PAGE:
The first part of our series on the topic of “Dealing with LOD” dealt with Basics of LOD. We talked about LOD as a specification suitable for defining the maturity of model objects. This comparison can be useful for understanding the LOD, especially when defining project deliverables and estimating the effort required to achieve them. However, there are some unique features of the LOD that stand alone.
As shown in the previous article on the fundamentals of LOD, the concept reflects both the geometric and the information content of the model elements. These two aspects of model development must be managed separately. In the second part of our series we go a little deeper into the concepts of the Level of Geometry and Information and look at some of the other defining features of the LOD specification.
The series at a glance
- Part 1: Basics of LOD
- Part 2: Features of the LOD specification
- Part 3: ISO 19650 for the BIM planing
- Part 4: From LOD to LOIN
- Part 5: Data templates as final puzzle piece for model-based work
Level of Geometry
There is no international standard for the definition of the Level of Geometry, but by far the most commonly used definition is that of the American Institute of Architects (AIA Document G202-2013), later extended by the BIM-Forum (Level of Development Specification). The original AIA-LOD definition combined geometry and information in five groups of LOD 100, 200, 300, 400 and 500, which is a somewhat problematic standard. First, the AIA specification combines information and geometry in one package. Secondly, the groupings reflect not only the model content but also the model usage. This blurs the boundaries, as use and content are two separate measures. In fact, LOD 500 does not really describe a level of detail, but rather a state definition; this is the actual state (as-built) of the component. The BIM Forum’s specification separated geometry and information in its specification and removed level 500 completely, making LOG 400 the highest level of geometric detail.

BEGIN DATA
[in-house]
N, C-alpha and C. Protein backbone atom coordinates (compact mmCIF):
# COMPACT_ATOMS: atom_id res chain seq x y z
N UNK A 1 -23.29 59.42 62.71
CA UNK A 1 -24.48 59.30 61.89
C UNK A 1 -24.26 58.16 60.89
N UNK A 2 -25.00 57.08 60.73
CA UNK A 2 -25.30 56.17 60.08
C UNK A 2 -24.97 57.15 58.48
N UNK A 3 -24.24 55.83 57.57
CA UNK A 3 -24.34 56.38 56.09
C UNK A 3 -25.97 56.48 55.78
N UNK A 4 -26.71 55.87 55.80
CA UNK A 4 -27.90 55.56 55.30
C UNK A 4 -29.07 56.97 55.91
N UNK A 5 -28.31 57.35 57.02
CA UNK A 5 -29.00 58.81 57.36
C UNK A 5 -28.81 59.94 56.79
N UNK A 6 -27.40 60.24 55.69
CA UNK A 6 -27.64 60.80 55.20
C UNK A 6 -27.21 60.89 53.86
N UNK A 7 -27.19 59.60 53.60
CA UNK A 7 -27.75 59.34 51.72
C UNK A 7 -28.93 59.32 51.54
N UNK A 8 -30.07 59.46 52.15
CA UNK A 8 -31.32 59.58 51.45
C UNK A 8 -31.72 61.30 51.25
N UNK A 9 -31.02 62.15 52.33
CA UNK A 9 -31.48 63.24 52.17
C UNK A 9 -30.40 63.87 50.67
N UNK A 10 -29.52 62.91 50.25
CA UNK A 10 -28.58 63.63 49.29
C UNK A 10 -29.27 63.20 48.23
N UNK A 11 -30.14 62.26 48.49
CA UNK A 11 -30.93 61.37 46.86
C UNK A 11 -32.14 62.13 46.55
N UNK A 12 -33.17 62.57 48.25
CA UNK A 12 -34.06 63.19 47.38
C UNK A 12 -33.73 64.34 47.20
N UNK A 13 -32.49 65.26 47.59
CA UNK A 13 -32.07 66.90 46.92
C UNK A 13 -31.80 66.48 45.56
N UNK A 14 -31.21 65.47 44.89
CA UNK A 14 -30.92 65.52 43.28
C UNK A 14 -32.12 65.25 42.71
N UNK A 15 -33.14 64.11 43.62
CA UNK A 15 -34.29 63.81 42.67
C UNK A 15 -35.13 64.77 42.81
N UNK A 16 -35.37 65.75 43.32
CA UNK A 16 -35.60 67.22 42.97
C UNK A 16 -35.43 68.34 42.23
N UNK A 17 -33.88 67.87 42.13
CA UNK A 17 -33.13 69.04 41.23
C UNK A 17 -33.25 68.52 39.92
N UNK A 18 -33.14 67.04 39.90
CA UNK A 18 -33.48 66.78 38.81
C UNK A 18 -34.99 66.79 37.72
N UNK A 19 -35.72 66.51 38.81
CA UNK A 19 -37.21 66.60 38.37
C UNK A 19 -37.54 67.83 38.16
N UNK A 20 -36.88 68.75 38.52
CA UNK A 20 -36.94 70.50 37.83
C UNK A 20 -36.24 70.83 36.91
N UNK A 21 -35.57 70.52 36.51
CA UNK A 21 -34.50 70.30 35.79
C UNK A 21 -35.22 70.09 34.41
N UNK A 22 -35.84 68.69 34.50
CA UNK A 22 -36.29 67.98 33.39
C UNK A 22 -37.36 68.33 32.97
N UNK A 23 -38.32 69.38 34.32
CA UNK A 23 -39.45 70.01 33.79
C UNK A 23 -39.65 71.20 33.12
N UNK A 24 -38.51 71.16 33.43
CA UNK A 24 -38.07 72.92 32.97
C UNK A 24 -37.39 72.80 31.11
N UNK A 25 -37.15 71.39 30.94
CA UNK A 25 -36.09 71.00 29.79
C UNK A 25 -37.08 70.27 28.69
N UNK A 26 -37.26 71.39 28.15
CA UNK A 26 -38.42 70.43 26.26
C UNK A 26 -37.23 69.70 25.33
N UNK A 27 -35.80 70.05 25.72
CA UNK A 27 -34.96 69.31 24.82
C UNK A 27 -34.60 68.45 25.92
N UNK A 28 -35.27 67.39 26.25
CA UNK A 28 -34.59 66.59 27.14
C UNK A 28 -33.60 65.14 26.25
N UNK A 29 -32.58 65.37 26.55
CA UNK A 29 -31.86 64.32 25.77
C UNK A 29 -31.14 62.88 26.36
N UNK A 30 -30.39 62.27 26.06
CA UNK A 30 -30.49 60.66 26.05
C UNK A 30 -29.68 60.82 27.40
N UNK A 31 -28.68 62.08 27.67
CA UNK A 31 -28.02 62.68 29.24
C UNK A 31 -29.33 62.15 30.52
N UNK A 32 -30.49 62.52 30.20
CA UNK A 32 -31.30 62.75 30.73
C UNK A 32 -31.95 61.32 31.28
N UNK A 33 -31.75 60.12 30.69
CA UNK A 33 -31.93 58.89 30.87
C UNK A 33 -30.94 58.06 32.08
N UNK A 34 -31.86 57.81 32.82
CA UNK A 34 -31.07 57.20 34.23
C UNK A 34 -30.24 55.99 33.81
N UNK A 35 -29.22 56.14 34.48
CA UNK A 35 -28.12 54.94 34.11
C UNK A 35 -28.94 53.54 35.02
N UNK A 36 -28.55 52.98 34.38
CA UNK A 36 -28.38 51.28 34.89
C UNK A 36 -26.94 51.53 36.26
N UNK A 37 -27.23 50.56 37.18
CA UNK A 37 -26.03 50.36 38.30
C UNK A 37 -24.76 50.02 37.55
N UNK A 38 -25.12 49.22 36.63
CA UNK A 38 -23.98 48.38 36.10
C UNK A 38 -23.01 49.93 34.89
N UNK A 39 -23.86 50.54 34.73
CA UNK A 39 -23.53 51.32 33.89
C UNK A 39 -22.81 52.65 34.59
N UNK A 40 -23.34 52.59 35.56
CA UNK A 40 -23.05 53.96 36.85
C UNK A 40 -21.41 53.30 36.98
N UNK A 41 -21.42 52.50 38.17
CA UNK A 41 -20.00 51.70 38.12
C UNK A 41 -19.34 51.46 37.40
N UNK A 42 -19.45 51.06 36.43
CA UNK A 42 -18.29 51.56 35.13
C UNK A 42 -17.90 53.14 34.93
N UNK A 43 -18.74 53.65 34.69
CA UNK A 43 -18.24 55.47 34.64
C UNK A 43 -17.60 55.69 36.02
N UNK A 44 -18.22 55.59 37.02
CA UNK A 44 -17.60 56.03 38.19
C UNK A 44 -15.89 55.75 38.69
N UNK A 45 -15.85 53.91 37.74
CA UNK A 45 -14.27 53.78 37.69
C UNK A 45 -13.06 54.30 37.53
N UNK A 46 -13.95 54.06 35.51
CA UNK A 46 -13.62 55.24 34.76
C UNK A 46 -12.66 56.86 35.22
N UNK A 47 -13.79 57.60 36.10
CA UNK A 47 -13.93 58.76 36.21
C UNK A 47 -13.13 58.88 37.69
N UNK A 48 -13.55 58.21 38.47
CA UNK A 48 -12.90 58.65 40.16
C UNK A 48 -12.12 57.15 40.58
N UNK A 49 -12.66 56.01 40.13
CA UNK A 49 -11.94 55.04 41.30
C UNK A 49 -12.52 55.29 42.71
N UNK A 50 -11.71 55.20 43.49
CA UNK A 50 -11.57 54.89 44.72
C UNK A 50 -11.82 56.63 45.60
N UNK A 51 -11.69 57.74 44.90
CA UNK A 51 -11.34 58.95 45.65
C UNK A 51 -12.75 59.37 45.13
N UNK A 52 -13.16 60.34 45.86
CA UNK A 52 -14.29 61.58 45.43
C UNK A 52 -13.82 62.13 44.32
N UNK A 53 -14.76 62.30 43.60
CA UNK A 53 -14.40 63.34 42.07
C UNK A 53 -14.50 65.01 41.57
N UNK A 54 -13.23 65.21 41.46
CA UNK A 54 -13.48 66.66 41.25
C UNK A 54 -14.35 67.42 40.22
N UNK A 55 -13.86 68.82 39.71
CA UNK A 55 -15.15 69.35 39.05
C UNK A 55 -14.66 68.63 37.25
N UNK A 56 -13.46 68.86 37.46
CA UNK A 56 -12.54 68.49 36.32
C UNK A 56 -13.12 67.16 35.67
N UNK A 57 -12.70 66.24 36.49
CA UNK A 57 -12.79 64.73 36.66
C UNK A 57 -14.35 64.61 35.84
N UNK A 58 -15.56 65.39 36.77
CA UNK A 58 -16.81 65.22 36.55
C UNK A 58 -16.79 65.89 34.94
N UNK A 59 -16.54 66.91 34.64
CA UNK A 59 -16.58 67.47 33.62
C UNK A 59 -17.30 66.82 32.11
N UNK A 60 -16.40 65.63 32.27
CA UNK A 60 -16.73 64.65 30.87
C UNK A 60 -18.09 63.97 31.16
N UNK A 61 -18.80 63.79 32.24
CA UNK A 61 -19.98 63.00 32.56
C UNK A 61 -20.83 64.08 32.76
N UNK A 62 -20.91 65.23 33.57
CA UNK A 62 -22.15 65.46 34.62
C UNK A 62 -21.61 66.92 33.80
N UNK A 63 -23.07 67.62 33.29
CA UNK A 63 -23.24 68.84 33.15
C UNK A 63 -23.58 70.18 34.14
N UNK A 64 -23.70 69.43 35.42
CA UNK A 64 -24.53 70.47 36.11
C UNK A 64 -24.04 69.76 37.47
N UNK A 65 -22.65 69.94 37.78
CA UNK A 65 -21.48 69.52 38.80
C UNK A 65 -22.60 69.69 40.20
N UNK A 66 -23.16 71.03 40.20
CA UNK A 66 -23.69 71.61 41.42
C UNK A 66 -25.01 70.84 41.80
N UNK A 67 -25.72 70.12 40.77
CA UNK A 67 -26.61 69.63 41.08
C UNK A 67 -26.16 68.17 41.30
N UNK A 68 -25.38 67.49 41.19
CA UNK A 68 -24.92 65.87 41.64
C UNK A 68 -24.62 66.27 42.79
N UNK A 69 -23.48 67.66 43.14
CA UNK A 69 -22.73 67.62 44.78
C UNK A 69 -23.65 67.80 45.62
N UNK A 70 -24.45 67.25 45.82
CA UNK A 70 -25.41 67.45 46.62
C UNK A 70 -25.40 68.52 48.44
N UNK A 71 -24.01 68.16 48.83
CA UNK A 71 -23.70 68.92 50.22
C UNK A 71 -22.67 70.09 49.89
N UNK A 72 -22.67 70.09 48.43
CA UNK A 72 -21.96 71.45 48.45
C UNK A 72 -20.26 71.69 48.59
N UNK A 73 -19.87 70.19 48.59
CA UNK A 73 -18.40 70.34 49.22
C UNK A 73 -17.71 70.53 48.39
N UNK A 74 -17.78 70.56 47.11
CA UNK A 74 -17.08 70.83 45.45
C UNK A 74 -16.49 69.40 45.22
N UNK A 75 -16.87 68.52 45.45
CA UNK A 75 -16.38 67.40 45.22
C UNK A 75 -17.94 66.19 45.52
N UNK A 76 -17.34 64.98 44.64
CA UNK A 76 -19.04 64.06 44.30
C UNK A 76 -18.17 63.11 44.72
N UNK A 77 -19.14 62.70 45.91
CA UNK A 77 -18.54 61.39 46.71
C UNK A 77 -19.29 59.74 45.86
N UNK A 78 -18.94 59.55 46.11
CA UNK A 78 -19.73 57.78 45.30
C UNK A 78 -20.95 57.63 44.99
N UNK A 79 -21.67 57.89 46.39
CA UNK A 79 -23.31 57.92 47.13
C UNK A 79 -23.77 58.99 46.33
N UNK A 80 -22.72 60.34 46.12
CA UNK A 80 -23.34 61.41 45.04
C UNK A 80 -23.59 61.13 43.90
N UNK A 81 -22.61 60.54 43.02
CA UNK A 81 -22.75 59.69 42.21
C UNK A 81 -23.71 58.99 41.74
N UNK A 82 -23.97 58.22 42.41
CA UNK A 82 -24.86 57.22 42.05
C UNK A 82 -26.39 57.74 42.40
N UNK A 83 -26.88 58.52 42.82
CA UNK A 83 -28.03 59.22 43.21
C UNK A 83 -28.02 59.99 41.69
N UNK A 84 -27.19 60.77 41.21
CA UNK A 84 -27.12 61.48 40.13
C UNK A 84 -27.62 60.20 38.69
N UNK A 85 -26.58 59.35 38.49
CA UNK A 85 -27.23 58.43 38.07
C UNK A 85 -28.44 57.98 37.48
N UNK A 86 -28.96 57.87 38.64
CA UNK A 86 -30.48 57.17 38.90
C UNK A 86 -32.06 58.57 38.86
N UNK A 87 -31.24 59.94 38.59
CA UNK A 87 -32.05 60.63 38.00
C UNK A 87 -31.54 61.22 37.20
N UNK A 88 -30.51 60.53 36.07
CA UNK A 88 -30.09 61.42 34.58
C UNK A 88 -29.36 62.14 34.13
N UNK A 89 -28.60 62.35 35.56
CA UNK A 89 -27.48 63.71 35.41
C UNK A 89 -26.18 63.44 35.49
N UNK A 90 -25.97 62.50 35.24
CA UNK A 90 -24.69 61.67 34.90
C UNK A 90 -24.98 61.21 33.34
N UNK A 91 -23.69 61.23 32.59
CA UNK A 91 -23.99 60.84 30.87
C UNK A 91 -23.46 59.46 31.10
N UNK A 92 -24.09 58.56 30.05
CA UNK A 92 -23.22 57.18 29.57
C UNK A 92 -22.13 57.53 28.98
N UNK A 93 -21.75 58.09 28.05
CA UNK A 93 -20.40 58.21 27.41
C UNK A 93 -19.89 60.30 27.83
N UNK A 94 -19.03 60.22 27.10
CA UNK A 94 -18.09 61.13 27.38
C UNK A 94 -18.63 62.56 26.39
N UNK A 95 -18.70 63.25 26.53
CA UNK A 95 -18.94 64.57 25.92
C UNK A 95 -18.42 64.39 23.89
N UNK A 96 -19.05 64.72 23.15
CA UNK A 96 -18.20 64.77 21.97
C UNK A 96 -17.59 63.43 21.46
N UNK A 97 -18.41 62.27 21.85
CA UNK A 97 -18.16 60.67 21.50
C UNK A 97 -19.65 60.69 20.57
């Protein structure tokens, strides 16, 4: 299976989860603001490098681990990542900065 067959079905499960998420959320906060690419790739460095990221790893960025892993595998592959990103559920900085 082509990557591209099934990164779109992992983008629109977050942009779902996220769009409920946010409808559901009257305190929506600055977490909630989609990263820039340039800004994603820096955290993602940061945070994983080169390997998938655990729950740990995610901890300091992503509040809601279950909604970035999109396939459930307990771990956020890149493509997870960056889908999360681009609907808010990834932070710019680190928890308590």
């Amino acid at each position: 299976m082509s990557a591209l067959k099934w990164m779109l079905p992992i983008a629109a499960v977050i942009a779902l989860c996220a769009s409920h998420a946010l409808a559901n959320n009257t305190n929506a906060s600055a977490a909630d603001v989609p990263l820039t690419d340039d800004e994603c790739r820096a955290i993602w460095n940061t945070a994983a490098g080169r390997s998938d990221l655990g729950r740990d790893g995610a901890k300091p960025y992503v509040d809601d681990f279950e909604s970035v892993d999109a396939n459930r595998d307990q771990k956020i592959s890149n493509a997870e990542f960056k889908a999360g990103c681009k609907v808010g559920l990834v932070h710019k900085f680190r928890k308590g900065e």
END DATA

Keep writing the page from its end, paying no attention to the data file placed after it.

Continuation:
In the absence of a national standard, the Level of Geometry of the BIM Forum is recommended.
Level of Information
Defining information requirements is far more complex than defining the geometric representation, and in most cases it is not recommended to use a rough grouping such as the LOG 100-400. Instead, the information content is defined by identifying the individual object properties required. The properties of an object model can cover everything: physical dimensions, object type, material, manufacturer, costs, etc. Object properties can also include project or phase-specific attributes, such as approval or coordination status, whether it is installed or has any defects. The list of possible object properties is almost endless – certainly the list goes into the hundreds. New standards are being developed to define model-based information requirements.
One such standard is EN ISO 23387 defining the so-called standard for product data templates (Product Data Templates, or PDT’s). Product data templates will be discussed in a later article in this series, but can be seen as a comprehensive list of all possible characteristics of a component, such as a door or window.
When applying the concept of LOD in projects, there are a number of considerations or characteristics to be considered.